New Mexico is unusual in that -- before yesterday -- it had no law either allowing or prohibiting same-gender couples to marry. In their decision, the justices cited a 1972 amendment to the equal protection clause, which states "equality of rights under law shall not be denied on account of the sex of any person." Civil marriages in the state actually began in August, when a district judge in the area including Santa Fe and Albuquerque ordered eight county clerks to begin issuing the licenses. This disparity prompted the call for a statewide case.
|St. Michael & All Angels, a Believe Out Loud congregation, participated in the 2009 Albuquerque Pride parade.|
Greg (Flickr user newmexico51)
The Episcopal Diocese of the Rio Grande, which includes most of New Mexico and five counties in Texas, has been blessing same-gender relationships since January, when its bishop, the Right Rev Michael L. Vono, authorized an adapted version of the rite created by the Standing Commission on Liturgy & Music and authorized by the General Convention of the Episcopal Church when it met in Indianapolis last year.
"This weekend we join with many people who celebrate the democratic process as it is exemplified in this ruling by the New Mexico Supreme Court," Bishop Vono said in a prepared statement Saturday. "It is of primary importance for our state and its leaders to address the issues of equality and justice. For far too long, our gay brothers and sisters have been denied equal rights. As we move forward as a democratic society we must continue to address all issues of inequality, discrimination and poverty. "
Bishop Vono has been careful to articulate the distinction between the blessing rite and a wedding, acknowledging that the Episcopal Church is in the process of studying its overall understanding of marriage, and implying that no immediate change to current diocesan policy would occur as result of Thursday's ruling. He described the blessing rite in the Albuquerque Journal in January as "a recognition of a commitment, which is a covenant, of two people who vow to live their lives in a monogamous relationship."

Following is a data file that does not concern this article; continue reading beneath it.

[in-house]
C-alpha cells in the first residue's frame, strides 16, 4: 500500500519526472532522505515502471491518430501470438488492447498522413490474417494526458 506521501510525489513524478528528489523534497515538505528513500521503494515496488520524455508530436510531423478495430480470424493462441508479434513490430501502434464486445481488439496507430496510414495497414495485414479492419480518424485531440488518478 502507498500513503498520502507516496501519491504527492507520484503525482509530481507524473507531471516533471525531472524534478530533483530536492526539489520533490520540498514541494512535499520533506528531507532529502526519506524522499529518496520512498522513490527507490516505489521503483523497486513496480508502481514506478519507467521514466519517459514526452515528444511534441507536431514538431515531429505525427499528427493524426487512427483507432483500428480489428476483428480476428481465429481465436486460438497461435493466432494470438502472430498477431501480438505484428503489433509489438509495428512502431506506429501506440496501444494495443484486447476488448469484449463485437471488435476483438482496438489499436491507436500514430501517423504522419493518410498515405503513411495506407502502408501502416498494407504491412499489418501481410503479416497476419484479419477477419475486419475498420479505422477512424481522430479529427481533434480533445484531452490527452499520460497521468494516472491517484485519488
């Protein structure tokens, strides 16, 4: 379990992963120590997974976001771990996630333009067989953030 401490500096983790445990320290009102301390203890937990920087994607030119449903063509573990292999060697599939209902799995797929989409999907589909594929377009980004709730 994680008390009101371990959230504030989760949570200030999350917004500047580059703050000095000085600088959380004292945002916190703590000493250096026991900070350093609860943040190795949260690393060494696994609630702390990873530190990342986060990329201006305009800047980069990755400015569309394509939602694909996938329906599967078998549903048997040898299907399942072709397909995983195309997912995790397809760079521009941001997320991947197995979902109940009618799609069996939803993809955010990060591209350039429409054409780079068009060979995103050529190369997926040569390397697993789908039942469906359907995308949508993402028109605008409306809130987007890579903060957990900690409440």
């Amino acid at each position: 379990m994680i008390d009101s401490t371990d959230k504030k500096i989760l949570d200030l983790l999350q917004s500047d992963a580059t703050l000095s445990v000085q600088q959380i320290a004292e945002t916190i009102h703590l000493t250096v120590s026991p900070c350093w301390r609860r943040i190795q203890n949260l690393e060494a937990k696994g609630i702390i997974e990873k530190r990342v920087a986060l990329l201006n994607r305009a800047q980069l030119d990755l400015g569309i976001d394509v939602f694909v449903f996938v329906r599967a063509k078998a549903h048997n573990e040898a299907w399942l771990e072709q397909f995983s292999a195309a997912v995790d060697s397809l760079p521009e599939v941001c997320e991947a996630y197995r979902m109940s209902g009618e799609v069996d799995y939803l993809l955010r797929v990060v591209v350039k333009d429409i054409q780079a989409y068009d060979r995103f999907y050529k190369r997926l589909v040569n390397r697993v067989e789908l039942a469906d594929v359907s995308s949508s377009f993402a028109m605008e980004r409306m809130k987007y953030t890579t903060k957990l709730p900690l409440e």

"We live in an age where there is still a lot of judgment, still a lot of discrimination that happens within Christianity. We exclude people that are not like ourselves, he told the El Paso Times.
"So this may be the Jesus thing to do in our age because Jesus forced the issue that no one is rejected by God and that all people are loved. And if you have two responsible people, whether heterosexual or gay, who love in a Christian way -- which is responsibly and exclusively monogamous and help each other and forgive each other -- what more can we ask for?"
|"This may be the Jesus thing to do in our age"|
The Right Rev. Michael Vono,
Bishop of the Rio Grande
The Navajoland Area Mission , part of which is in New Mexico, has not published an official statement on use of the blessings rite, although its bishop, the Right Rev. David Bailey, voted in favor of its adoption. The self-governing Navajo Nation passed the Diné Marriage Act prohibiting same-gender marriages in 2005, and Deswood Tome, an advisor to Navajo Nation President Ben Shelly, told the Farmington, N.M., Daily Times that tribal law trumps the state ruling and no changes are currently planned. However both Jared Touchin, who is spokesman for Navajo Nation Council Speaker Johnny Naize; and Alray Nelson, founder of the Coalition for Navajo Equality, expressed to the Daily Times the possibility that the state ruling could cause tribal leaders to rethink their positions.